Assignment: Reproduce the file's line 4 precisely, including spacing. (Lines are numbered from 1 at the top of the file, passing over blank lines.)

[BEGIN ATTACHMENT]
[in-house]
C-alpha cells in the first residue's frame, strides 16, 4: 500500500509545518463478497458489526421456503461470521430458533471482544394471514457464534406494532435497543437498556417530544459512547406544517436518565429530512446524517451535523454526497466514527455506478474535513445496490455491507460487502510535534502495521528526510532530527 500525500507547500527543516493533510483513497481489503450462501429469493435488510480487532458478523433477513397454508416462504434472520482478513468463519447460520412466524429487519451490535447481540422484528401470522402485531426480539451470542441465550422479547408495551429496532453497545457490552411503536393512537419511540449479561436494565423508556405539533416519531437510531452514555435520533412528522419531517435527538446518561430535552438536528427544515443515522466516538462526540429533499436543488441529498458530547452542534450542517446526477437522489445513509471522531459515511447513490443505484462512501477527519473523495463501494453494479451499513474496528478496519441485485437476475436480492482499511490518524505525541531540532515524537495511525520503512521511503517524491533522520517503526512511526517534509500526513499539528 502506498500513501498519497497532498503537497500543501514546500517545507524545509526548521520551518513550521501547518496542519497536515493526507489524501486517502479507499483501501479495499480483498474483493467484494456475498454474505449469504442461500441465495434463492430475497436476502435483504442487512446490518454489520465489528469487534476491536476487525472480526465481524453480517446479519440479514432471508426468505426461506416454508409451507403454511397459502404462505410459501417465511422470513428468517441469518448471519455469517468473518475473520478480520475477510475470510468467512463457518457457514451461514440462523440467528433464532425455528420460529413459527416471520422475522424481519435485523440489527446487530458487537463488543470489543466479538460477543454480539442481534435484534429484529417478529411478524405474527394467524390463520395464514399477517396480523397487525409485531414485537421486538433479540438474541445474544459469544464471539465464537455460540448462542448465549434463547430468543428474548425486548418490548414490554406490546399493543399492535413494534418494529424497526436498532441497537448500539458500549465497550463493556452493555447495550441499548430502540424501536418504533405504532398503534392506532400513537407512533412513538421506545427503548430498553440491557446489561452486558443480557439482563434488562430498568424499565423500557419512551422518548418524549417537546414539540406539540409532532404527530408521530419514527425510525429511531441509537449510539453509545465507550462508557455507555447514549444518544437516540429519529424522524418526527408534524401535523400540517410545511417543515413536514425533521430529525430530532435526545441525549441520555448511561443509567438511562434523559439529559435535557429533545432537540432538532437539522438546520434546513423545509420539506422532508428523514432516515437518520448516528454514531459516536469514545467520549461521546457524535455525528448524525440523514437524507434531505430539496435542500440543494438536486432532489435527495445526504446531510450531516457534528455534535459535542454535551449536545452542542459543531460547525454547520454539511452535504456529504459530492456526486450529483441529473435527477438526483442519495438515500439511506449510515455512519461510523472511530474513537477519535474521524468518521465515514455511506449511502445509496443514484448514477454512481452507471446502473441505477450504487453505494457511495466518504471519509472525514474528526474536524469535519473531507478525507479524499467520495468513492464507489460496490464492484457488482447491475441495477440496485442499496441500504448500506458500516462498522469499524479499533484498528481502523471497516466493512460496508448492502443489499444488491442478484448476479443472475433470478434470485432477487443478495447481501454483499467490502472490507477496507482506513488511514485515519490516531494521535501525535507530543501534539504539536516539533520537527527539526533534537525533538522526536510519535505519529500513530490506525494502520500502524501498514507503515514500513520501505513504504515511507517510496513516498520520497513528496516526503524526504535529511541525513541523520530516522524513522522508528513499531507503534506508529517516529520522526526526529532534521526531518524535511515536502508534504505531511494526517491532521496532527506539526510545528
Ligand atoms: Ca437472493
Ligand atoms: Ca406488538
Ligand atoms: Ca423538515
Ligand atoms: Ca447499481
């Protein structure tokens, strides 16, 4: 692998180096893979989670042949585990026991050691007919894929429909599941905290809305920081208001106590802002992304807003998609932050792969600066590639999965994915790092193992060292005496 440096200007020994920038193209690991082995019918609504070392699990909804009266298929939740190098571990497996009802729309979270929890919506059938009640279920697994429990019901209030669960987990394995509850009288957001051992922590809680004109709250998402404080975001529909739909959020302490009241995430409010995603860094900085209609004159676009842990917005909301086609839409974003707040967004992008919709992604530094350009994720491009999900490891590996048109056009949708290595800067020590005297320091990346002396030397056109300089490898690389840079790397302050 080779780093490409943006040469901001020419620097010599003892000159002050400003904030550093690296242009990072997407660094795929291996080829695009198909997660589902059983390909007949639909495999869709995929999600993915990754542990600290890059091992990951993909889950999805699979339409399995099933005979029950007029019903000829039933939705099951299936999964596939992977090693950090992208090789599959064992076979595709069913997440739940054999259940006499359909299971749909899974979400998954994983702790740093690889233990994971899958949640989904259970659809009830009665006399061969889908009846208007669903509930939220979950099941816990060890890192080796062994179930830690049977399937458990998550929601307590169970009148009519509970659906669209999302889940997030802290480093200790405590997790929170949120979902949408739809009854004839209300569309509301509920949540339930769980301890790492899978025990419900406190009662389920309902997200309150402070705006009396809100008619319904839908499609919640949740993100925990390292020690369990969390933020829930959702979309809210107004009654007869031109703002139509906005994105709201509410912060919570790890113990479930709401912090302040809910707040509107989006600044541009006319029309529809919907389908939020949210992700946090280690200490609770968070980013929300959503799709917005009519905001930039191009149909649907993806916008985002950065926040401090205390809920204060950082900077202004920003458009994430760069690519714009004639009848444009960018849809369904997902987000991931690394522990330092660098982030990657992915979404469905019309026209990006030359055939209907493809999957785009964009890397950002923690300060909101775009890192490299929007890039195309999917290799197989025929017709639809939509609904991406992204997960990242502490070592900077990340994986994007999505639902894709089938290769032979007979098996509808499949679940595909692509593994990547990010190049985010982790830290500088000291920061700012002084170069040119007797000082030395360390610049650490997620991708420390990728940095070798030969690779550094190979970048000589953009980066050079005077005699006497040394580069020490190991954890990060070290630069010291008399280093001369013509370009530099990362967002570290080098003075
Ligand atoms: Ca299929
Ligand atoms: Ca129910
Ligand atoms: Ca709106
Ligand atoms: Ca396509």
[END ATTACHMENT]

Ligand atoms: Ca406488538